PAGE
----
Eviction completed above ground – allegations against police

DAccording to their own statements, the police in Lützerath took down all the remaining activists from tree houses and trees on Sunday. “There are now only the two left in the tunnel,” said a police spokesman. The evacuation of the village of Lützerath began on Wednesday. Climate activists had occupied the abandoned village to prevent demolition and the subsequent planned dredging of the coal below.

According to the police on Sunday, more than 70 police officers were injured in the course of the evacuation. A police spokesman said most of them were injured during the protests by coal opponents on Saturday. The injuries were only partly due to violence by demonstrators. Some of the officials, for example, also twisted their ankles in the muddy ground. Demonstrators were also injured. No one knows how many there are. Since the evacuation began, around 150 criminal proceedings have been initiated, for example for resistance against police officers, physical harm and breach of the peace.

A spokeswoman for the activist group “Lützerath Leben” raised serious allegations against the police on Sunday. At the demo on Saturday there was “an unbelievable level of police violence,” she said. It was “a miracle that there have been no deaths here.” A spokeswoman for the demonstrators’ paramedic service spoke of a “high two-digit to three-digit number” of injured participants. Among them were many seriously injured and some critically injured. The injuries were partly caused by pepper spray, batons and fist attacks by the police. There were a lot of head injuries. “So the police not only hit activists in the head in individual cases, but systematically,” said the spokeswoman.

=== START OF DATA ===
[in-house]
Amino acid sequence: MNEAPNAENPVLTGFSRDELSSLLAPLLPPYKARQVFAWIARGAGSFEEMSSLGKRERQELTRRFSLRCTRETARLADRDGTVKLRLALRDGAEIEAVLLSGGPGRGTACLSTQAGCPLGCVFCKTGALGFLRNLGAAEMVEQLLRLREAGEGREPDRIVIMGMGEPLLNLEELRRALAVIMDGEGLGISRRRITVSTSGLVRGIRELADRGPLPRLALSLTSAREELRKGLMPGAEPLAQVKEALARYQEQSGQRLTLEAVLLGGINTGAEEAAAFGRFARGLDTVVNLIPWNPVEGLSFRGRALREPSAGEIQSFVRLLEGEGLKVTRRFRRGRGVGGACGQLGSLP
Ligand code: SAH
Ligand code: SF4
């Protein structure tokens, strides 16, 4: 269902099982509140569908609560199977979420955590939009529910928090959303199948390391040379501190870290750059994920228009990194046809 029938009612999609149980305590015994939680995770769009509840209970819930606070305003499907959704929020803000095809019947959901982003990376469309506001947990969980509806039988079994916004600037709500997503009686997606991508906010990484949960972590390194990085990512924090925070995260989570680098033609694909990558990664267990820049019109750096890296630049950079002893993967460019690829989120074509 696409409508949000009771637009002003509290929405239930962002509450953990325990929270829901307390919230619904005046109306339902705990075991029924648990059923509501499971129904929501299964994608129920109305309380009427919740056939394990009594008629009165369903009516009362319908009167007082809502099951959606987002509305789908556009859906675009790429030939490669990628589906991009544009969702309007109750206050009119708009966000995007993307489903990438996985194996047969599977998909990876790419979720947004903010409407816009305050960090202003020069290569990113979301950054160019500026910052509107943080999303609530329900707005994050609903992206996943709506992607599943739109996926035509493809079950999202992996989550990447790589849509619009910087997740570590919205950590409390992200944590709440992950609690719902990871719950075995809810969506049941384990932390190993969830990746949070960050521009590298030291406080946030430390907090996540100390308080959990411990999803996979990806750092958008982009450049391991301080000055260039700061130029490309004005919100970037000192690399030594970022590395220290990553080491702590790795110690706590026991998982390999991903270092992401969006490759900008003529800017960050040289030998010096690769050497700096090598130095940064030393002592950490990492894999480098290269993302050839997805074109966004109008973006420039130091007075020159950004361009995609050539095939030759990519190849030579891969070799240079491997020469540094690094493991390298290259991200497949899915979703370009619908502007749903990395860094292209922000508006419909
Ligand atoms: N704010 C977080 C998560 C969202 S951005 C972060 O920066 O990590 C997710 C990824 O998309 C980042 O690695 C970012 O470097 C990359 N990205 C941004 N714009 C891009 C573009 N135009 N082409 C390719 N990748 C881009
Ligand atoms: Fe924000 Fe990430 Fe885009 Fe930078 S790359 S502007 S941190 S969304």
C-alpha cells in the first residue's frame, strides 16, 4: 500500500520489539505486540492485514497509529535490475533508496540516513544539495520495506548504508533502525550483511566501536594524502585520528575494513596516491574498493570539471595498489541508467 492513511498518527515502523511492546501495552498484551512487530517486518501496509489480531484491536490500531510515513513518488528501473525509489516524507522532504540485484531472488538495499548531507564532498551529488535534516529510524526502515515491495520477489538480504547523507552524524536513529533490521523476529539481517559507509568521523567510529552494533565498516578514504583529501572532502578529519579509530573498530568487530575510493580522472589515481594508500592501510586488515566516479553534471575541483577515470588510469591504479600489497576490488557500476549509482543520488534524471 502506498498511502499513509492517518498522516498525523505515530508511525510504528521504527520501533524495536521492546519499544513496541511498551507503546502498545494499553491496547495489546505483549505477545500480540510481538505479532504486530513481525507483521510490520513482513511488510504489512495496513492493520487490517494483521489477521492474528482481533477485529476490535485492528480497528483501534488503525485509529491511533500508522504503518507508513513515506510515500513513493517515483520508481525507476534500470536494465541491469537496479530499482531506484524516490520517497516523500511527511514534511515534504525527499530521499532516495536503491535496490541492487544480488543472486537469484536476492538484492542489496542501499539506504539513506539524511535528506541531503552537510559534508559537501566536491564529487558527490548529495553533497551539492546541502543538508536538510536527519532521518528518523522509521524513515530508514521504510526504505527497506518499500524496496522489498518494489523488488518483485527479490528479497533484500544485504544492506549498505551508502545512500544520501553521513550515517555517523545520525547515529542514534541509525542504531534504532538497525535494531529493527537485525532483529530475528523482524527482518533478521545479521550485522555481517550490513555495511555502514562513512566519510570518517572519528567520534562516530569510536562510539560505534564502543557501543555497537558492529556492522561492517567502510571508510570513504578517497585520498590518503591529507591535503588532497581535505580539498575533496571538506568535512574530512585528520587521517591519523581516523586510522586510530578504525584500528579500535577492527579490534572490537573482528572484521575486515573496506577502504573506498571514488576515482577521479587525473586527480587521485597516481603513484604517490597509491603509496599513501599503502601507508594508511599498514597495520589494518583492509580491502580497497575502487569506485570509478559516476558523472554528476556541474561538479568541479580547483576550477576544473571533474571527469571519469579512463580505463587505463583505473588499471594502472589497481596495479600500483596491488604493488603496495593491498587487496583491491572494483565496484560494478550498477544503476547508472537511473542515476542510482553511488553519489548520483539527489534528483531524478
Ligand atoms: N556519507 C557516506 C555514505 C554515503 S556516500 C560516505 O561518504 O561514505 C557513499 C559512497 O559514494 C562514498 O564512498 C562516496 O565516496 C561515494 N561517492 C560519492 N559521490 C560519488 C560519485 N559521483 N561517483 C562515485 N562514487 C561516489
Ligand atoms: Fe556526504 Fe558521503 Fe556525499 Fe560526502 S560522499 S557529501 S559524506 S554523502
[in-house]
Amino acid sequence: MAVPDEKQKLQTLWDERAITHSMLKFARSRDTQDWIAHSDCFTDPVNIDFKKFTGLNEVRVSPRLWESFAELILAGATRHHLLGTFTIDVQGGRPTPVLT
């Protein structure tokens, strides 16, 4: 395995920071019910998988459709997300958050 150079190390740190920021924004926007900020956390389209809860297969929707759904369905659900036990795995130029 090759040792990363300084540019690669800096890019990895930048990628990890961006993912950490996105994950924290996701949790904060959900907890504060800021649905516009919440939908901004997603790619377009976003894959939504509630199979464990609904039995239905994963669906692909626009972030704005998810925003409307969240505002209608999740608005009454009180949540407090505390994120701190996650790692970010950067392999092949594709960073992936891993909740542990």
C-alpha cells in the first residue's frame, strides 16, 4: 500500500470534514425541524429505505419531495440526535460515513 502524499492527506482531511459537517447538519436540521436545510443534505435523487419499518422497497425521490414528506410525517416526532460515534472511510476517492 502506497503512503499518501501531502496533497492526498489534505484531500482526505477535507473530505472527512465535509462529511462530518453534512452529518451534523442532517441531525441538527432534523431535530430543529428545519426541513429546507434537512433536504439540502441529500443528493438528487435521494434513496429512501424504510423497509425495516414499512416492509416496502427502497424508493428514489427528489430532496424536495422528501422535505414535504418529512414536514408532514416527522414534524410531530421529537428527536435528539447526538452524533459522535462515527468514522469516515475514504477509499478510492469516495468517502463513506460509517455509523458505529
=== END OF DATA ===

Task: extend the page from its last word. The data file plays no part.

According to the police, nothing is known of any life-threatening injuries. A demonstrator fell unconscious on Saturday, a police spokesman said. This person was treated immediately and then transported away in an ambulance. It was already found in the car that there was no danger to life. Overall, the police know of ten trips by ambulances in connection with injured demonstrators. The police could not confirm that there had been a rescue helicopter operation.

The village of Lützerath, a district of Erkelenz west of Cologne, has been cordoned off by the police for days and is surrounded by a double fence. The few buildings in the settlement will be demolished to enable the energy company RWE to excavate the lignite underneath. On the other hand, many thousands of people demonstrated in the neighboring district of Keyenberg on Saturday. The police spoke of 15,000 participants, the organizers estimated the number at 35,000. On the fringes of the demonstration, there were clashes between demonstrators and the police.

It was in on Sunday night Lützerath remained calm after observation of a dpa reporter. The police, who secure the place, drove patrol again and again. The fire brigade regularly checked a ventilation device in a tunnel in which two activists are supposed to be holding out. How long it will take to get them out of there is completely unclear, said a spokesman for the energy company RWE on Sunday, whose company fire brigade took over the action described as “rescue”.

Aachen police chief Dirk Weinspach climbed into the shaft himself on Friday to get an idea of ​​the situation. “It’s a vaulted cellar, from which a shaft of four meters goes, then a construction in the horizontal,” he said afterwards. However, he was not at the bottom of the shaft, but only at the top, where it was still reasonably safe to do so. “The construction is not safe,” was his impression. “What we have seen for draft and exhaust air is not suitable for ensuring a permanent oxygen supply there so that the CO2 content does not rise too much.” However, the fire brigade is constantly taking measurements.

The police want to continue the evacuation of Lützerath on Sunday. “It will continue throughout the day,” said a spokesman in the morning. “A few tree structures are still being checked.” According to the police, only a few activists are still in Lützerath. The number of people is estimated to be in the single digits, the spokesman said.

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